Monthly Archives: April 2008

Let’s see how far we’ve come. Let’s see how far we go.


The following song by Matchbox 20, which is called “How far we’ve come,” inspires me to keep working hard to better Hawaii, the United States, and the world.  It reflects the energy I have in my determination to tip the balance towards compassion, but also the frustration I feel at times when I realize that we are all facing this struggle within us, in addition to the possibility that we face billions of negative people that may never tip back to the positive.  I feel, there is currently more negative than positive in our world.  People are more impatient, angry, and hurtful, which only leads to suffering for everyone.  Negative people affect other people and it goes on and on with waves of negative impact and influence.  Sometimes it seems like the world is heading for the worse.  Therefore, we must do all we can to counter this with compassion and tip the balance towards the positive.  We might as well die trying.  If we succeed, maybe 500 years from now, the world will become more peaceful.  

We are all imperfect.  As a result, I am typing up my strategy on how we can be compassionate a majority of the time and angry a small minority of the time.  We must try to avoid anger at all costs.  Even within the emotion of “anger,” there are different levels.  If we unfortunately slip into anger, we should at the least, be in the lower levels of anger.  However, even if we accomplish this first goal within us, we all face sadness throughout our lives.  Thus, I am also writing a strategy to hopefully help us to be happy a majority of the time and sad a minority of the time.  We can never be 100% compassionate and happy, but we must strive for this highest goal.  In our quest to reach this goal, some of us will understand the meaning of life.  In Buddhism, you will reach enlightenment when you become compassionate and understand your existence and your surroundings.  Very few people will ever become a Buddha.  Once I finish typing this project, I will share with you my strategy and philosophy.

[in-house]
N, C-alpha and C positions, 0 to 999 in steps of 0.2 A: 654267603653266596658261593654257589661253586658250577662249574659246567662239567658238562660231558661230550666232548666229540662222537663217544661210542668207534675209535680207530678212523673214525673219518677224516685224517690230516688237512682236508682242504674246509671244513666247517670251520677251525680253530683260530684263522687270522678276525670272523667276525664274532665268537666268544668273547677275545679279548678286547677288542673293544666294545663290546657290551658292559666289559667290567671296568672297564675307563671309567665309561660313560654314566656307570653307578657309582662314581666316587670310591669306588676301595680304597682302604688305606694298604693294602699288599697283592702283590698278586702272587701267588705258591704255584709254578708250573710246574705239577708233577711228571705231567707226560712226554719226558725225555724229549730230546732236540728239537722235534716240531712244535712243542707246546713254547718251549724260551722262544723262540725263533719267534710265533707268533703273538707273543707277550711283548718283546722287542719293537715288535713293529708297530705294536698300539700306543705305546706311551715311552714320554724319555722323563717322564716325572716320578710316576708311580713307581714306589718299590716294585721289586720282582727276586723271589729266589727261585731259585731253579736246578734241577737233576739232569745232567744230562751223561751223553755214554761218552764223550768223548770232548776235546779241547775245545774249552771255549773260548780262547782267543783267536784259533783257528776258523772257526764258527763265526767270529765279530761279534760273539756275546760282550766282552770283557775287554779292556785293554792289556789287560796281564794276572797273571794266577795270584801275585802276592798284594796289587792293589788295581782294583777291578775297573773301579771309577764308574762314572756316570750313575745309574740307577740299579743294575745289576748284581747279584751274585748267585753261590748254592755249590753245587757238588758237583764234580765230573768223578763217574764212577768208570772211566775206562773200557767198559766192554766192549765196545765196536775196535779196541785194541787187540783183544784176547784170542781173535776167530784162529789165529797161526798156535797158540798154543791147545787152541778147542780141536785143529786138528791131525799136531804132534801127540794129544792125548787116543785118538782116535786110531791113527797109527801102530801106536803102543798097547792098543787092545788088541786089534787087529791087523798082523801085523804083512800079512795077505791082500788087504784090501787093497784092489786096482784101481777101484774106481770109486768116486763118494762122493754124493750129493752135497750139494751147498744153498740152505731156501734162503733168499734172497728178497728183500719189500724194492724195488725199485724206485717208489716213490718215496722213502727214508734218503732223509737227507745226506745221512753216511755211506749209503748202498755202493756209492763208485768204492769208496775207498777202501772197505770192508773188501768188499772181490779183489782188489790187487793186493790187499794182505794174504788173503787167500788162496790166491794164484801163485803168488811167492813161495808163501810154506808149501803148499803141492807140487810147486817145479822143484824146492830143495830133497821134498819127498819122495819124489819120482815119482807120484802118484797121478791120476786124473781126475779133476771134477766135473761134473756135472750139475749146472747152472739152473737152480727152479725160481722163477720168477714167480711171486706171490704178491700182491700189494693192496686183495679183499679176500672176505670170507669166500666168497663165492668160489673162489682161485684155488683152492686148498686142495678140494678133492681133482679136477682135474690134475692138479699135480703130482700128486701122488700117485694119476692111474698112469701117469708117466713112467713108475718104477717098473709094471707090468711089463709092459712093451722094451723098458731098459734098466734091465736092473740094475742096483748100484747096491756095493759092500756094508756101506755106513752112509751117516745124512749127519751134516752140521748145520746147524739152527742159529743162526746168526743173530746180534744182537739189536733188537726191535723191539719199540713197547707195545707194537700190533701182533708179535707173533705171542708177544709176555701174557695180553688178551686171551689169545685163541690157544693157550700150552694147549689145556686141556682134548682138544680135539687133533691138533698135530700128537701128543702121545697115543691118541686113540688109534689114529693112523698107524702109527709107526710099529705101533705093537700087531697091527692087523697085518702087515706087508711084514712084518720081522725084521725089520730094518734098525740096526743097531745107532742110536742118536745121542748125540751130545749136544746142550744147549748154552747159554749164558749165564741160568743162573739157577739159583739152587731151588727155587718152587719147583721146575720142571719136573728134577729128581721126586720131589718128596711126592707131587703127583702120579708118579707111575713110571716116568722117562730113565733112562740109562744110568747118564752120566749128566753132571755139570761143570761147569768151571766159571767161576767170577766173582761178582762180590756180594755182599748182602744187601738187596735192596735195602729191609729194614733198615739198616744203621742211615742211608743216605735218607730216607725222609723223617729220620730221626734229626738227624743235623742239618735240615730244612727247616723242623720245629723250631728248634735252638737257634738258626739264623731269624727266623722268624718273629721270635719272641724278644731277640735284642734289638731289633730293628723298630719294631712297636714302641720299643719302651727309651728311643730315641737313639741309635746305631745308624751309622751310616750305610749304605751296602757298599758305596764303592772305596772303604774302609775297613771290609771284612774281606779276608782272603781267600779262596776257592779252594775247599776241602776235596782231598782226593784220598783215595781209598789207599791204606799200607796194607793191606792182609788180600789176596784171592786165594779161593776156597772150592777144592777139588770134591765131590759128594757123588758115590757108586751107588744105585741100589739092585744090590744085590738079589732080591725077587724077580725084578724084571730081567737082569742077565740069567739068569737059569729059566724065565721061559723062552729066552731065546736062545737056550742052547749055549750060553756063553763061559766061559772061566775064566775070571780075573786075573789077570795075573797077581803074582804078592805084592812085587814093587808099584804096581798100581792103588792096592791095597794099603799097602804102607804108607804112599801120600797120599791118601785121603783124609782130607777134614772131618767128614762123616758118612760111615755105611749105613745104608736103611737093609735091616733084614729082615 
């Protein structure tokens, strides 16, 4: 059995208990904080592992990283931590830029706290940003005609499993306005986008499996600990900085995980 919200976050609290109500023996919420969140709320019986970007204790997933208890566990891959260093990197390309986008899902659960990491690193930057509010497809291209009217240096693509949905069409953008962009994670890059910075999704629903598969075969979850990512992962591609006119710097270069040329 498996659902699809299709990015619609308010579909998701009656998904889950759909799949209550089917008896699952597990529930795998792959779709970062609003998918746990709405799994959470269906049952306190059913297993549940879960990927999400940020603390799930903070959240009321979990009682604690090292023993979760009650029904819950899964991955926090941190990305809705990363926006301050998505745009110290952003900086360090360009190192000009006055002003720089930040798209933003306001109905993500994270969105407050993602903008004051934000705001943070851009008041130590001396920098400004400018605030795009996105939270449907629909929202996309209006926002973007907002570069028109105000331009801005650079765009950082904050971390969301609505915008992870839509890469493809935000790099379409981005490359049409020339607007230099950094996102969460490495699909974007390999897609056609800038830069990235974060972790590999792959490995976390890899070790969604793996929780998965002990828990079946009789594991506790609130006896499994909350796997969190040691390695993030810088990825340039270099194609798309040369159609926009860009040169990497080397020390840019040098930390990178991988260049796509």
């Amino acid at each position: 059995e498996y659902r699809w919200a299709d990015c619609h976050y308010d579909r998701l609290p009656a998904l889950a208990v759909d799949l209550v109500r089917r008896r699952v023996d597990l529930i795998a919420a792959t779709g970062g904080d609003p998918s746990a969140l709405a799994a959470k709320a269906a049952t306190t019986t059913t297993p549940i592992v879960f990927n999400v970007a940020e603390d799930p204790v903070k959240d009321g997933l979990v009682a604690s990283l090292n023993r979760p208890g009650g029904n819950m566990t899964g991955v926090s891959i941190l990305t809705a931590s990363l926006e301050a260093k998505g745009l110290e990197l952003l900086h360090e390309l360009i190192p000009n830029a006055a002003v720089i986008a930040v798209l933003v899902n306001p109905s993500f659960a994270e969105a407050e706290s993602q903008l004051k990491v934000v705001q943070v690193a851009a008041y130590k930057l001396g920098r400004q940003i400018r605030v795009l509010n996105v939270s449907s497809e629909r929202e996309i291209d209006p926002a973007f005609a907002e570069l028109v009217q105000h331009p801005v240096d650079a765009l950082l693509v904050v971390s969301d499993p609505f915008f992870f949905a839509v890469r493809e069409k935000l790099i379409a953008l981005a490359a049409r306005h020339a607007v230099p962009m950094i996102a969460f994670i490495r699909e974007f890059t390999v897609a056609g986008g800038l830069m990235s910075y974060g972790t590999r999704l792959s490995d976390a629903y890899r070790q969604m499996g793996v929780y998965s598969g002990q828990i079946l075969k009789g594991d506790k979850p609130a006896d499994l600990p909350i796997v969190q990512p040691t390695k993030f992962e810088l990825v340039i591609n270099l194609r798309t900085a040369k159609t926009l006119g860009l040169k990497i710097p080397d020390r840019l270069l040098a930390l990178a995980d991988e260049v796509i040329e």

Matchbox 20
“How Far We’ve Come” Lyrics

I’m waking up at the start of the end of the world,
but its feeling just like every other morning before,
Now I wonder what my life is going to mean if it’s gone,

The cars are moving like a half a mile an hour if that,
and started staring at the passengers who’re waving goodbye
can you tell me what was ever really special about me all this time?

Chorus: